KABUL (Reuters) – A senior U.S. commander in Afghanistan apologized on Wednesday for a “highly offensive” propaganda leaflet which contained a passage from the Quran used in the Taliban militants’ banner superimposed on to the image of a dog.
The dog is considered unclean in Islam and associating an image of the animal with one of the religion’s most sacred texts prompted indignation.
The image, distributed by U.S. forces in Parwan province, north of Kabul on Tuesday, showed a white dog with a section of the Taliban’s banner superimposed on its side fleeing from the lion. The banner contains a passage from the Quran in Arabic.
“The design of the leaflets mistakenly contained an image highly offensive to both Muslims and the religion of Islam,” Major General James Linder said in a statement.
“I sincerely apologize. We have the deepest respect for Islam and our Muslim partners worldwide,” he said, adding that an investigation would be held “to determine the cause of this incident and to hold the responsible party accountable”.
Parwan Governor Mohammad Hasem condemned the leaflet as “unforgivable” and said an investigation would be held.
“Those who have committed this unforgivable mistake in the publicity, propaganda or media section of the coalition forces will be tried and punished,” he said.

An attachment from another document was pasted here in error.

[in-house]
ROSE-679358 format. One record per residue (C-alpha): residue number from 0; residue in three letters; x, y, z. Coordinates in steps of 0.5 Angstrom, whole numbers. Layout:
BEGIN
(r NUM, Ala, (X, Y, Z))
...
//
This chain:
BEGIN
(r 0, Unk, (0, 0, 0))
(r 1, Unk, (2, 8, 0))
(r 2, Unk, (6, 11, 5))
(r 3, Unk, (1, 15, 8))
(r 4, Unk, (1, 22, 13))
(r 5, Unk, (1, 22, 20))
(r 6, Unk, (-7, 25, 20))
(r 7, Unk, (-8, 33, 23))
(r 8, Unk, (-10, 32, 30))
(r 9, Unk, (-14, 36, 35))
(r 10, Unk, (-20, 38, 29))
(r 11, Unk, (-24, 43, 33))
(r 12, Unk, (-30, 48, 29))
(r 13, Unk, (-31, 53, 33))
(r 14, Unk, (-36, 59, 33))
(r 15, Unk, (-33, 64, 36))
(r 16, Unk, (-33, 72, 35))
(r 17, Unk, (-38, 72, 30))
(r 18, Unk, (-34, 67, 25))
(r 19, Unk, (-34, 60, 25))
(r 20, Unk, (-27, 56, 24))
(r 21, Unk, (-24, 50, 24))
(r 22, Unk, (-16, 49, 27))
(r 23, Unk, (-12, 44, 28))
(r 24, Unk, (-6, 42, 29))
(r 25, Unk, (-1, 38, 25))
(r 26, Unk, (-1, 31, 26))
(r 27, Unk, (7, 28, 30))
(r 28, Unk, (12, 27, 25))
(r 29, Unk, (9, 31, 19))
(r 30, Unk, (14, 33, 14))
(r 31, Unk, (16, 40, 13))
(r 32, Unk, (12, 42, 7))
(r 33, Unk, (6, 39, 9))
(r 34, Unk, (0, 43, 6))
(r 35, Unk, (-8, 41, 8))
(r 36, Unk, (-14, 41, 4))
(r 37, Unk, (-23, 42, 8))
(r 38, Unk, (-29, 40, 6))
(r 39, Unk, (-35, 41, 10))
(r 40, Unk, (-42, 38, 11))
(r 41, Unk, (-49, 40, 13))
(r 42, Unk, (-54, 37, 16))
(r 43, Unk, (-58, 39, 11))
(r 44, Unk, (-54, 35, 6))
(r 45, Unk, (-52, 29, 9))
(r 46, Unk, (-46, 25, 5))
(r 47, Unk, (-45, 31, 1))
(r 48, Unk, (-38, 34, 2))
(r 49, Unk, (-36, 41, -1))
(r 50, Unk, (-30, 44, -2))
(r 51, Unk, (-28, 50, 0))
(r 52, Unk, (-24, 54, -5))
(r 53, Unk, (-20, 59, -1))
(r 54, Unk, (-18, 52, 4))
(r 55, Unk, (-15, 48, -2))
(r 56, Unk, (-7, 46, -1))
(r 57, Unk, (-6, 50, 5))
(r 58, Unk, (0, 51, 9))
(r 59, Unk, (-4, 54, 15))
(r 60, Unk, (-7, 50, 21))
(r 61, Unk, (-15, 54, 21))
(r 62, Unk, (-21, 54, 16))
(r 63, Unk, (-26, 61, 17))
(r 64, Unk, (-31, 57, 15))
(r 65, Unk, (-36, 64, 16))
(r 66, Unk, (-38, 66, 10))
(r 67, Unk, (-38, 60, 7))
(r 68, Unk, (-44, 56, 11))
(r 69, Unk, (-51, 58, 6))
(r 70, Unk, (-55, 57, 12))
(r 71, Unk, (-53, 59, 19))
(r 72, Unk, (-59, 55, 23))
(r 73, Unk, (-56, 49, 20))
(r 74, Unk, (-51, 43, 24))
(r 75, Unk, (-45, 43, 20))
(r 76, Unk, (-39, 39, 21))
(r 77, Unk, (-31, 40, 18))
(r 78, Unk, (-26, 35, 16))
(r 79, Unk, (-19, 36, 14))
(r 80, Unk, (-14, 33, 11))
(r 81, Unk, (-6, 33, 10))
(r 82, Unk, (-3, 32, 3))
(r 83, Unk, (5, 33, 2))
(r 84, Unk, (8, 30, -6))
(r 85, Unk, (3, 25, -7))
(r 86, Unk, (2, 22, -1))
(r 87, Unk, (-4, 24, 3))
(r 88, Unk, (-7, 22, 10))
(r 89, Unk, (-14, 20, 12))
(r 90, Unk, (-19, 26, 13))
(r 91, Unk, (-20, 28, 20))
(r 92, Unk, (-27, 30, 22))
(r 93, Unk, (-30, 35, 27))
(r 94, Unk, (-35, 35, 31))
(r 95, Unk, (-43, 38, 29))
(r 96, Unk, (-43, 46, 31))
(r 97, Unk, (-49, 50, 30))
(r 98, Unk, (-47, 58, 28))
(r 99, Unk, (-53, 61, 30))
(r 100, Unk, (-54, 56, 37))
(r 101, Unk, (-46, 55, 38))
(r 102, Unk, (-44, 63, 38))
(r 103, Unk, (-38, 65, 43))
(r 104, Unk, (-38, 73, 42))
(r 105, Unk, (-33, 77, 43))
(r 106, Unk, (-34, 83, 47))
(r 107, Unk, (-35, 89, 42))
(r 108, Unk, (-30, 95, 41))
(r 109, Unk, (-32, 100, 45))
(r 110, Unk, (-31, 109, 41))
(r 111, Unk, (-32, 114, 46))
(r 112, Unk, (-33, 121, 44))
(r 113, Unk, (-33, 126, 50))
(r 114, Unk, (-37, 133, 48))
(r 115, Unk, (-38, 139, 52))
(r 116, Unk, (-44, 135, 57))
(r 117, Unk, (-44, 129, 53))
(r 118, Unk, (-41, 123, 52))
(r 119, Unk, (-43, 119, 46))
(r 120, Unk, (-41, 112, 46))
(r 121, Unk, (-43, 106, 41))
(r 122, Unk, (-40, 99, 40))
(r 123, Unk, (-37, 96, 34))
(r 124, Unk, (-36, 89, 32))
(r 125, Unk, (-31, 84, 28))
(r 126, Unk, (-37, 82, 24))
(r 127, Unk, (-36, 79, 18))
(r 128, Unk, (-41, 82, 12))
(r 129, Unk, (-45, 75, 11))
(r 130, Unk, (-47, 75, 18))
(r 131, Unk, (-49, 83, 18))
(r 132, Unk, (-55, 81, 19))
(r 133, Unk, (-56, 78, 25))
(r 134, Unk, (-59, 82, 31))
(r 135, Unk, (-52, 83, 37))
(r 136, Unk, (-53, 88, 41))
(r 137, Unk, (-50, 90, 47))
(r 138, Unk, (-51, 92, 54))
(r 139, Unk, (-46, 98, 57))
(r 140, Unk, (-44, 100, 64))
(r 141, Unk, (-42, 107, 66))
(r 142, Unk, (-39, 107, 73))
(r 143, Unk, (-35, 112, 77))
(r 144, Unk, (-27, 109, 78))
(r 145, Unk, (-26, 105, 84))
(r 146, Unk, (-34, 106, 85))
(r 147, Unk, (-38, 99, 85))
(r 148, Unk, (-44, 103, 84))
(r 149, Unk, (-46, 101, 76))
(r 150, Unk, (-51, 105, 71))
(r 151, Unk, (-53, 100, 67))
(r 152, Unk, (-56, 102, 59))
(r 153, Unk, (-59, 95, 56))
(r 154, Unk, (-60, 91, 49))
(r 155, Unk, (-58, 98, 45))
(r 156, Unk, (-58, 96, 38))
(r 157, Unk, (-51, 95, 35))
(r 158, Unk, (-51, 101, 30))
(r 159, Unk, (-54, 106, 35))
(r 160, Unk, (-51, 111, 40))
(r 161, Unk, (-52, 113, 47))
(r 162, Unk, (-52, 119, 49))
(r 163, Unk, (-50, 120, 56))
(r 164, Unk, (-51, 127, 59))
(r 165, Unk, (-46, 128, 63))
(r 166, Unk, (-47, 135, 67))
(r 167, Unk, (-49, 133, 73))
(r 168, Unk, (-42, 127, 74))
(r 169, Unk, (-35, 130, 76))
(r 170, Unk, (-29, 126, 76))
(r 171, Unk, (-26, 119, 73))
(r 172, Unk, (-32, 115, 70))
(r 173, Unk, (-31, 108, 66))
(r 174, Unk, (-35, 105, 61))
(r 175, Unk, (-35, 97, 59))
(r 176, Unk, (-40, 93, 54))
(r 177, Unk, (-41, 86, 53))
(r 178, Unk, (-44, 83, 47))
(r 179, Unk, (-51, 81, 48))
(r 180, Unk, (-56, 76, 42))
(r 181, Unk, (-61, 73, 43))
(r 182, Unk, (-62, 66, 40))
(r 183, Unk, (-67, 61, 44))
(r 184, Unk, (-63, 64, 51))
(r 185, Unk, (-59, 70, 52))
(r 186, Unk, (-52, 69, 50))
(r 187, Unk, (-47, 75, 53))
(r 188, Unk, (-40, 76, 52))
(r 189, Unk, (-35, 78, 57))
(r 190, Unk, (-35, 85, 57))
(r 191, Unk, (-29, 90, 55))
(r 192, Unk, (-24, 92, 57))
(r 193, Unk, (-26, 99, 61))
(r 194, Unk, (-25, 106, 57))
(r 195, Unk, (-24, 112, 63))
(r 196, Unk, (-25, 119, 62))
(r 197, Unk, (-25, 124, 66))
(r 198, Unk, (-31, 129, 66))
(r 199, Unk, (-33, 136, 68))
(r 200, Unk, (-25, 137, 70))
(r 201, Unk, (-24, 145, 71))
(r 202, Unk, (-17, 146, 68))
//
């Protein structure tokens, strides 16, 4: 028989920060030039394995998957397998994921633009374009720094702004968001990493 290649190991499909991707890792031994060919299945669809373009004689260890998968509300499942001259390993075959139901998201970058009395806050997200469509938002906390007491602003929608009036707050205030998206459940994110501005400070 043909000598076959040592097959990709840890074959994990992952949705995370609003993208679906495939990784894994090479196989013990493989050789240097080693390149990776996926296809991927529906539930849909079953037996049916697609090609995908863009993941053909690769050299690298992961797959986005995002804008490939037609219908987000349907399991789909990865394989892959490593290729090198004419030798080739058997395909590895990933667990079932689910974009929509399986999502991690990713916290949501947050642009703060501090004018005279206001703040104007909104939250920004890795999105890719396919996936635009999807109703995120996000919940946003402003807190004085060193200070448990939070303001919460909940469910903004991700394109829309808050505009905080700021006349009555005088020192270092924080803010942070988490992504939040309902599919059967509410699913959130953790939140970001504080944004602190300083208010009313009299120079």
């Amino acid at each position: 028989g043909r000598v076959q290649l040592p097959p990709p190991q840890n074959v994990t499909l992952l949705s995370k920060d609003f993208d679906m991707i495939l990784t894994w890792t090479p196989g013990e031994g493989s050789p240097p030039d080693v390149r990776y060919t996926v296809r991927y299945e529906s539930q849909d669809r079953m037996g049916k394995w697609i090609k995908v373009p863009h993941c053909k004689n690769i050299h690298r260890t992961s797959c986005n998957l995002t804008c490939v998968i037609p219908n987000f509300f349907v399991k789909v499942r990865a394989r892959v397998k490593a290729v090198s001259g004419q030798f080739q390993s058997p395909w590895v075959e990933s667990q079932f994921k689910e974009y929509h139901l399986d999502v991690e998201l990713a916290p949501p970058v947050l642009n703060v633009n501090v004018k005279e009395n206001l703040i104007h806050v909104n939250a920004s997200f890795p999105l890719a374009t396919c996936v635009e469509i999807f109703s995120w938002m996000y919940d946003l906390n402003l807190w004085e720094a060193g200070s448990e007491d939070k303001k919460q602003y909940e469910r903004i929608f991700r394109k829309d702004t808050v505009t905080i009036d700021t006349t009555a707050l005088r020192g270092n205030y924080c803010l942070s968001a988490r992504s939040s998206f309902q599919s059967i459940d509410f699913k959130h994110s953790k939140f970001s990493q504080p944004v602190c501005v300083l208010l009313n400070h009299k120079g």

The incident highlights one of the challenges facing international forces in Afghanistan, most of which are from non-Muslim cultures, despite the efforts Western forces have generally taken to avoid stoking anti-foreigner sentiment by creating offence on religious grounds.
In 2012, U.S. commanders were forced to apologize after copies of the Quran and other religious texts were mistakenly burned at Bagram Air Base near Kabul. The incident sparked large demonstrations in Kabul and other provinces in which several people were killed.
On another occasion, a film of U.S. Marines urinating on the bodies of dead Taliban fighters caused widespread offence, prompting an investigation and criminal charges.
So-called information operations conducted by government and coalition forces have long been used to try to persuade local people to turn against the Taliban and other insurgent groups.
Above the picture of the lion and the dog, the leaflet urged people to report insurgents to the authorities.
“Take back your freedom from the terrorist dogs and cooperate with coalition forces so they can target your enemy and eliminate them,” it said.
Reporting by Qiamuddin Shams and James Mackenzie; Editing by Nick Macfie